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PSJA’s new superintendent credits parents for his desire to succeed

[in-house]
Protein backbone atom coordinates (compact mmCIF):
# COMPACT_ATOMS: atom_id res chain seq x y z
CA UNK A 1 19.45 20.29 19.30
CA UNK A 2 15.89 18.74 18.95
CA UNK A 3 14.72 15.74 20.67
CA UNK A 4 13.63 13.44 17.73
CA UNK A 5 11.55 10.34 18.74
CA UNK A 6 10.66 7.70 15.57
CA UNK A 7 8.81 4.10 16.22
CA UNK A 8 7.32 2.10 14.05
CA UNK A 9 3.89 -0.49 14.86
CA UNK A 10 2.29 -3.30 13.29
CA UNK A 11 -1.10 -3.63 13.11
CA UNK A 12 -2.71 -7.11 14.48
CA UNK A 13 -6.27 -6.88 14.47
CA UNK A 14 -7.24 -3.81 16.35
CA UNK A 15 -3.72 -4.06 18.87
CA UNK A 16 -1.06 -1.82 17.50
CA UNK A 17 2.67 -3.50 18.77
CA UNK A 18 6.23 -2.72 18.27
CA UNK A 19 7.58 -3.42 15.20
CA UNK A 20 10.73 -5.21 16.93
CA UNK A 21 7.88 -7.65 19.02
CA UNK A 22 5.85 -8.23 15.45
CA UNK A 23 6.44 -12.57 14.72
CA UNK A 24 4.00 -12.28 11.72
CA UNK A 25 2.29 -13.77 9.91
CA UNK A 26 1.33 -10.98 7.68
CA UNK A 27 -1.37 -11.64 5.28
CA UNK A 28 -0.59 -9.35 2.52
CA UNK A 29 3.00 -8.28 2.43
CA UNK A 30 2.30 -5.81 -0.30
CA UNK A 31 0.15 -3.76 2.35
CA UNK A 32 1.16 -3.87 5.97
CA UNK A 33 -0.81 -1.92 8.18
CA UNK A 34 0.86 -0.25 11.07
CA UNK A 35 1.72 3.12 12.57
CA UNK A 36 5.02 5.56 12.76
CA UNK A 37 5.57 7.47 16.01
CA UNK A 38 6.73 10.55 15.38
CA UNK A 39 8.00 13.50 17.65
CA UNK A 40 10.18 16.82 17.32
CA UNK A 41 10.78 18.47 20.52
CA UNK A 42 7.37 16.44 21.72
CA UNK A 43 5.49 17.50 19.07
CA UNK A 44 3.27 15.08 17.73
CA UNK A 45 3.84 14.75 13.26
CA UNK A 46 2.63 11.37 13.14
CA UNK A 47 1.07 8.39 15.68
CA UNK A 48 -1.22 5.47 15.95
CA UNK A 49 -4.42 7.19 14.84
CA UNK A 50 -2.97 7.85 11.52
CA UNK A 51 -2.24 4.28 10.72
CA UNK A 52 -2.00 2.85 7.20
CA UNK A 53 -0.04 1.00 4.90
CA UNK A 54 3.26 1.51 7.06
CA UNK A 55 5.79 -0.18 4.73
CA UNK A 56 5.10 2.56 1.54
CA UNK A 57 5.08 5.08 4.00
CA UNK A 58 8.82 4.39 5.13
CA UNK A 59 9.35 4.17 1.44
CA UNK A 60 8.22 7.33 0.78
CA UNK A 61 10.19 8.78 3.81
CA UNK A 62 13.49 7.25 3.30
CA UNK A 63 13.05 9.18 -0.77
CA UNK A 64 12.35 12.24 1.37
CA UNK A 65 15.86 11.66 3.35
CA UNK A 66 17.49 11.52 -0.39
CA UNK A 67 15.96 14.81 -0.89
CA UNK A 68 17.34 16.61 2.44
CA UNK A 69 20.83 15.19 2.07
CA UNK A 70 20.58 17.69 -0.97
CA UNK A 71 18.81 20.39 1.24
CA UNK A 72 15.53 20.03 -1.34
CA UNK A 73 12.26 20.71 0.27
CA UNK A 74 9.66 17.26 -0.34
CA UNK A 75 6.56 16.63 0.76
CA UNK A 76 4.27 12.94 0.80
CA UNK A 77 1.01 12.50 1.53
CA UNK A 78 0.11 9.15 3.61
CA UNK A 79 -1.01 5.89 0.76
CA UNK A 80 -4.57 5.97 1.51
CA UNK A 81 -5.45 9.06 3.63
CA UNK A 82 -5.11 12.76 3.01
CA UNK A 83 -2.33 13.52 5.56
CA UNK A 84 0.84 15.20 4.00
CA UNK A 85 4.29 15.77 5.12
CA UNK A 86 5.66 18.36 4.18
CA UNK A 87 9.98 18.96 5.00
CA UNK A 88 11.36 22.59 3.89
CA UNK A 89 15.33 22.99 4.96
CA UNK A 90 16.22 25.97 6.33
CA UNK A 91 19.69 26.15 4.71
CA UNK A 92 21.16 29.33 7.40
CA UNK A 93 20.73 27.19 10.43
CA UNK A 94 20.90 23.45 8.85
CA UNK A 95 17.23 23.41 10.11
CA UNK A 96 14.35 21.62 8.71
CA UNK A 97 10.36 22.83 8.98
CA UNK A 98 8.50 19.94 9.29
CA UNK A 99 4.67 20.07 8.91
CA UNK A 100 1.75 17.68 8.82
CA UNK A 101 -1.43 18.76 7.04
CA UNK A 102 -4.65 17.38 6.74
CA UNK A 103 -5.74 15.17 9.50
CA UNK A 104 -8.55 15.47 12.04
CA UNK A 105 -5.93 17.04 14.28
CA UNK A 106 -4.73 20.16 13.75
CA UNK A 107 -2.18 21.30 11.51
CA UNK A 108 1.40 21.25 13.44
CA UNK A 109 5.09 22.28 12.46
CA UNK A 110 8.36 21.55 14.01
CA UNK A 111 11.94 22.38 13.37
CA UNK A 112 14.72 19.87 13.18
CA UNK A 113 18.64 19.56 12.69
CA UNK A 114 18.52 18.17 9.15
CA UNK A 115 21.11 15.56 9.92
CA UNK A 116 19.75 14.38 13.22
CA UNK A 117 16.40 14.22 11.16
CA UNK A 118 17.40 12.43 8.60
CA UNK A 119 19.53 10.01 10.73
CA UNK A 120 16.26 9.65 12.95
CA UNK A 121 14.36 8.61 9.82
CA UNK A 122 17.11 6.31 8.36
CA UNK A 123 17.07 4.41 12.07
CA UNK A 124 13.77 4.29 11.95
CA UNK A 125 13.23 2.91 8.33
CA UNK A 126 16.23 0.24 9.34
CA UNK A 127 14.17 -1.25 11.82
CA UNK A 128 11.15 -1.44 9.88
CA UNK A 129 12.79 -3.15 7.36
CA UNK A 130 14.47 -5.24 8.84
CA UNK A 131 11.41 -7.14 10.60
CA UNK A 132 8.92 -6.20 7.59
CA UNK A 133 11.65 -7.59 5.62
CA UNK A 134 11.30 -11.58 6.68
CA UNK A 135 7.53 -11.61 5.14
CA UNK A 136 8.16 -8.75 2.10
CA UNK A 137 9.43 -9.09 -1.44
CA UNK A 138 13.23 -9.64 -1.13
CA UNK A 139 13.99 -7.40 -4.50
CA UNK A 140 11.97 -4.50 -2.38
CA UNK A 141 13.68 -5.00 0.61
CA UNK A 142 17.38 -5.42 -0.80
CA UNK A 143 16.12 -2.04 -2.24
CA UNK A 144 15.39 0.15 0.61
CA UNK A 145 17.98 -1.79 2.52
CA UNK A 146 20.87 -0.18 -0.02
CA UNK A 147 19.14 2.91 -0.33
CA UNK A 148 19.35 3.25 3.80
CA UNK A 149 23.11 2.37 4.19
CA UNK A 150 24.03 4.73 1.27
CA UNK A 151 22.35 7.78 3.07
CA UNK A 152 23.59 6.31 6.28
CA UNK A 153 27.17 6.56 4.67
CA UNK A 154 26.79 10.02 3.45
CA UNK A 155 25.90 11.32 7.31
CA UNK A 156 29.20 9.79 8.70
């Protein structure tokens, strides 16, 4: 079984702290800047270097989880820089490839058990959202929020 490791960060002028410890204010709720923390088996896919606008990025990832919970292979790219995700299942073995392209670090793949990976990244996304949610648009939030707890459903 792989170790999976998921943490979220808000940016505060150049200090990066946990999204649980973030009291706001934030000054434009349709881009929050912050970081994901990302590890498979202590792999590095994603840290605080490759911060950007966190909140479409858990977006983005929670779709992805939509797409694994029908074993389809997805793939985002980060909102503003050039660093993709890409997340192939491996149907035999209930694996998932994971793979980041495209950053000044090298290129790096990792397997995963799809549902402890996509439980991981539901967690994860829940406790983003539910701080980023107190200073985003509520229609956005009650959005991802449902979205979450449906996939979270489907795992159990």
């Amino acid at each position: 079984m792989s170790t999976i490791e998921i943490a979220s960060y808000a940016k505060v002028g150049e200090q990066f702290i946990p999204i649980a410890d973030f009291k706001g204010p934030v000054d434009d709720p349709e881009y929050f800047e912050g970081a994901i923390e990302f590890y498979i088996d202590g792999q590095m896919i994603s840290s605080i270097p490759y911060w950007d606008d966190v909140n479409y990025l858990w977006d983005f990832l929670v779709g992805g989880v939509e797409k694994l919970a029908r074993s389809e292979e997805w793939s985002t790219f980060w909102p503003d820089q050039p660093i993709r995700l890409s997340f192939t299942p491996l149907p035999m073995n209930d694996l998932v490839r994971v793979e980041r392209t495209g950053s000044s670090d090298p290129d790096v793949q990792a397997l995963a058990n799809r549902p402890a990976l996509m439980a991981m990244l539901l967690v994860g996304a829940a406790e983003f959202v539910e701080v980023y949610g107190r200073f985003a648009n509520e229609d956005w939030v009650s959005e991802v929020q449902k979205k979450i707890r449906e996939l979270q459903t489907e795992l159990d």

PSJA ISD’s new superintendent, Jorge L. Arredondo, is reminiscent of his predecessor, Daniel King, to some degree, in the sense that they both come from humble beginnings, but through hard work, diligence, tenacity, both rose to the tops of their chosen profession -- public education – with an earned doctorate in hand. In a way, even though some might say it sounds corny, the two men are proof positive that the American Dream is alive and well for anyone willing to put in the effort, time, dedication, and sweat it takes to succeed at one’s chosen profession. On the job now for a little over two months, Arredondo said recently that one of the things with which he's been impressed since he arrived here from Houston in late September is how PSJA ISD is so rich in equity. In other words, each school campus is on a par with all the others. There are no poor schools vs. rich schools, per se, based on which part of the tri-cities they are planted. Plus, said Arredondo, PSJA has the sort of dedicated staff he and the school board need to help keep the district moving forward. “I think that there’s an enormous amount of dedicated individuals (working for the district); and the students are very dedicated to their overall achievement,” he said during a recent phone interview. “I think everyone here works as a family. They work as a team. I’ve been very, very pleasantly surprised that we provide adequate resources in a very equitable manner that I’ve not seen before. Regardless of where that school is located, all our campuses have nurses, all our campuses have quality teachers, quality principals, assistant principals, librarians; and that’s not something that you see in many districts.” His Roots We all have roots, beginnings. Arredondo’s happens to be in Monterrey, Mexico, before his parents moved to the U.S. when he was approximately three years old. By the time he started kindergarten, his family had settled in Houston where his dad worked as a welder to put bread on the table. A caring teacher who took notice of him in high school urged him to seek a higher education. “I had a teacher my senior year of high school who took an active interest in me and helped me out a whole lot in trying to get into college,” Arredondo said. “I came from a working class family. We wanted ...

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